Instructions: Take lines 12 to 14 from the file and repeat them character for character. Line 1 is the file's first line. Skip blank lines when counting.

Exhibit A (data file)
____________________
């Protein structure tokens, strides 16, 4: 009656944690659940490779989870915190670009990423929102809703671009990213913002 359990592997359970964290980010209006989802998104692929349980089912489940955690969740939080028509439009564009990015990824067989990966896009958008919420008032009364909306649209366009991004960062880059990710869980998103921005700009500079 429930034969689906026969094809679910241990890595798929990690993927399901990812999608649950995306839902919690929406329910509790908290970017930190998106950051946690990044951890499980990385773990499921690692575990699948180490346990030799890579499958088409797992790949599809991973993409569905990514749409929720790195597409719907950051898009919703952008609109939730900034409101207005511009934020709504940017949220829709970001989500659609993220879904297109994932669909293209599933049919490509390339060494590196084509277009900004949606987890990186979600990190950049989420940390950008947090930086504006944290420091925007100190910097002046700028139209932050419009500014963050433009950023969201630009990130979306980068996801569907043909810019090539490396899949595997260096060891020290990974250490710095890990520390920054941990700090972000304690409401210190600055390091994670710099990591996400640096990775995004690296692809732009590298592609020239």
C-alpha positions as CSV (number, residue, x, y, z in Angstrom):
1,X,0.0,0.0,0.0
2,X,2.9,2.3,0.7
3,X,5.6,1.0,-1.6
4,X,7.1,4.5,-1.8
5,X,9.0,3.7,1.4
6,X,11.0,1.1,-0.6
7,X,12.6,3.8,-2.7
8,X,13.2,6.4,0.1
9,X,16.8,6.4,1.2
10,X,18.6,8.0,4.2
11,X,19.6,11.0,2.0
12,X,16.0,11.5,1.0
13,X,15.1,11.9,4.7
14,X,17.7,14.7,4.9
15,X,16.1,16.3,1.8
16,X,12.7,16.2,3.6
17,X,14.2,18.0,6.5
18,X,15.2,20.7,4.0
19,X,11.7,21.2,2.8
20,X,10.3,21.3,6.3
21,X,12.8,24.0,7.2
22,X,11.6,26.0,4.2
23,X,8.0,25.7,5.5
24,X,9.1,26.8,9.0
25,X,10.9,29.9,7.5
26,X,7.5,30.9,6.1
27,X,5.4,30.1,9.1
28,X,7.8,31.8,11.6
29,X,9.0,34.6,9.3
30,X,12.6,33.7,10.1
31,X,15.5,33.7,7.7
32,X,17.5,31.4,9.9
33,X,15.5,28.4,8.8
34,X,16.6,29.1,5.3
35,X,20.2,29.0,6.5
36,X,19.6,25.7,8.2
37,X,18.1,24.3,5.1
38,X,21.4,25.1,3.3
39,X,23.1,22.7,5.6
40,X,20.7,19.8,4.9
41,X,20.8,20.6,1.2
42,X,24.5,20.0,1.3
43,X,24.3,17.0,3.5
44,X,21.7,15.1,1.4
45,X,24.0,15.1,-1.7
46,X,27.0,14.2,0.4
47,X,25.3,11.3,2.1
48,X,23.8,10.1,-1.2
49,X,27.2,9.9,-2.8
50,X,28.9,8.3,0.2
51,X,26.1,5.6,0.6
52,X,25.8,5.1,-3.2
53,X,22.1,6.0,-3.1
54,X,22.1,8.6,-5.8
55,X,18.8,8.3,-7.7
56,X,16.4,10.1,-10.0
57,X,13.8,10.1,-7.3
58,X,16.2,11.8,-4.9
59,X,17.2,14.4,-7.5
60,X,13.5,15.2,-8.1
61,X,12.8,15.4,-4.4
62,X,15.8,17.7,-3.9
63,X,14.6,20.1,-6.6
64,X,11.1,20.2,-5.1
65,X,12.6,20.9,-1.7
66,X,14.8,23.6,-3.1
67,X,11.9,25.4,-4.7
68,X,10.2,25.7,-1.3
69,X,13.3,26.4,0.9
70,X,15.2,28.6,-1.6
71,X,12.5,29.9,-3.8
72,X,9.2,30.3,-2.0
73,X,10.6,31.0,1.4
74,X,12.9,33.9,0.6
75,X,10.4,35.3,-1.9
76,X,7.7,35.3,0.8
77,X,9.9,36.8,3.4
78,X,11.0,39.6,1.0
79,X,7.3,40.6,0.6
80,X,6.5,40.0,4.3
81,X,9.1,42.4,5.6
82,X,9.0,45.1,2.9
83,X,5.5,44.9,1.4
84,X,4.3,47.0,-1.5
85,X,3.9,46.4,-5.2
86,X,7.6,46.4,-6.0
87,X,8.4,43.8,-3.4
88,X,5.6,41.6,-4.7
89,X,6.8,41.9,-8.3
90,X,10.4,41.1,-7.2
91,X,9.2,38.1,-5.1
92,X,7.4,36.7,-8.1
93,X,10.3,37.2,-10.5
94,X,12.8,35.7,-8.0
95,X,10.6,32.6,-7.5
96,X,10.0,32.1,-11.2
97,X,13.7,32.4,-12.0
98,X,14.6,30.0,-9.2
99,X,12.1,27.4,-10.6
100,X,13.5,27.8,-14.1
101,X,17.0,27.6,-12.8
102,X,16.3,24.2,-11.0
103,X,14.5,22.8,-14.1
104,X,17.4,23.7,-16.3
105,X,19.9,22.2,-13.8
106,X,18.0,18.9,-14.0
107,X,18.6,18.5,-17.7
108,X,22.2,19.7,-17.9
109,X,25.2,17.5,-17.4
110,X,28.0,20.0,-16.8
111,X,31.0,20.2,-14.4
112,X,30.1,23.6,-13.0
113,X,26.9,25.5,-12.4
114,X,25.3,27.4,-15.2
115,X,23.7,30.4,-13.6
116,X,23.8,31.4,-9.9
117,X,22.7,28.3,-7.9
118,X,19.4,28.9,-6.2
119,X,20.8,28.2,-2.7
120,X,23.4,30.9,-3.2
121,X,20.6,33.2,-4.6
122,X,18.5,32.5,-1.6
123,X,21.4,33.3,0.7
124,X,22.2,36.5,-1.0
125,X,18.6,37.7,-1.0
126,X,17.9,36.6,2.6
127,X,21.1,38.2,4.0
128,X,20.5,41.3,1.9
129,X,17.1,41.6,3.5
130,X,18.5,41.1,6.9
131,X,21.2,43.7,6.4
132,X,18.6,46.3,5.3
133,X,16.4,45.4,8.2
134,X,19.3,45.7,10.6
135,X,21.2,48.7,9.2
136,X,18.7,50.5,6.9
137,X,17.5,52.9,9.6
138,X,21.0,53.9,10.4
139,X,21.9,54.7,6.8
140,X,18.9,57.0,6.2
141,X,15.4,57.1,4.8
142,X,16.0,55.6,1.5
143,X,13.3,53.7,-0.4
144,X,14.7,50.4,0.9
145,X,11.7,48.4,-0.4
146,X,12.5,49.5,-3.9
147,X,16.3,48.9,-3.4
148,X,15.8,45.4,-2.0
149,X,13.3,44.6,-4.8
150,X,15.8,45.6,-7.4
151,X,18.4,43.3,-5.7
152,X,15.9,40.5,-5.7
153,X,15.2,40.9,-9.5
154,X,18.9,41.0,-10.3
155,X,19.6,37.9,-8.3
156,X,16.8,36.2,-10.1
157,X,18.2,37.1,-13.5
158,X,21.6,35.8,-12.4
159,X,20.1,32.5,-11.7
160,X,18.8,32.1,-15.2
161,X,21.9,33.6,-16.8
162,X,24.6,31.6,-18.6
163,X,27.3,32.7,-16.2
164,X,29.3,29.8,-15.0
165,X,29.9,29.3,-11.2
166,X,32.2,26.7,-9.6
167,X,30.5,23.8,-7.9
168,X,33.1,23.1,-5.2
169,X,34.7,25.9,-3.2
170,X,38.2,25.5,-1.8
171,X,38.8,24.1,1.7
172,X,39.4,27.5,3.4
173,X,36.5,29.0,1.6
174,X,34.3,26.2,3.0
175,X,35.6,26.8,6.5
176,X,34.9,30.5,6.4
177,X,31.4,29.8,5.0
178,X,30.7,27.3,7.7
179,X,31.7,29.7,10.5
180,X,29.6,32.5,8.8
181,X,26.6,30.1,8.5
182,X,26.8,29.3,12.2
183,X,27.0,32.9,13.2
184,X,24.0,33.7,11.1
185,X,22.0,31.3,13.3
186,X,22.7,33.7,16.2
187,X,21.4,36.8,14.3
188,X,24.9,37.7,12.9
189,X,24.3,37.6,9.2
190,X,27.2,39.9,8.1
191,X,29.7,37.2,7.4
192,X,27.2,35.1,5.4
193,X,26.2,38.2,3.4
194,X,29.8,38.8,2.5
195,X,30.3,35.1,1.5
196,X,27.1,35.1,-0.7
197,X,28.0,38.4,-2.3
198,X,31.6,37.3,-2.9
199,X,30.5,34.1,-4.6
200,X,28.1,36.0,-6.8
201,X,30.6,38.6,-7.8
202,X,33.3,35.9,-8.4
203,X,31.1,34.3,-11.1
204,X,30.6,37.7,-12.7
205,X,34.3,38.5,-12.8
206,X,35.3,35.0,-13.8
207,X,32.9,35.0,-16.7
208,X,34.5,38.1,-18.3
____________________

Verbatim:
10,X,18.6,8.0,4.2
11,X,19.6,11.0,2.0
12,X,16.0,11.5,1.0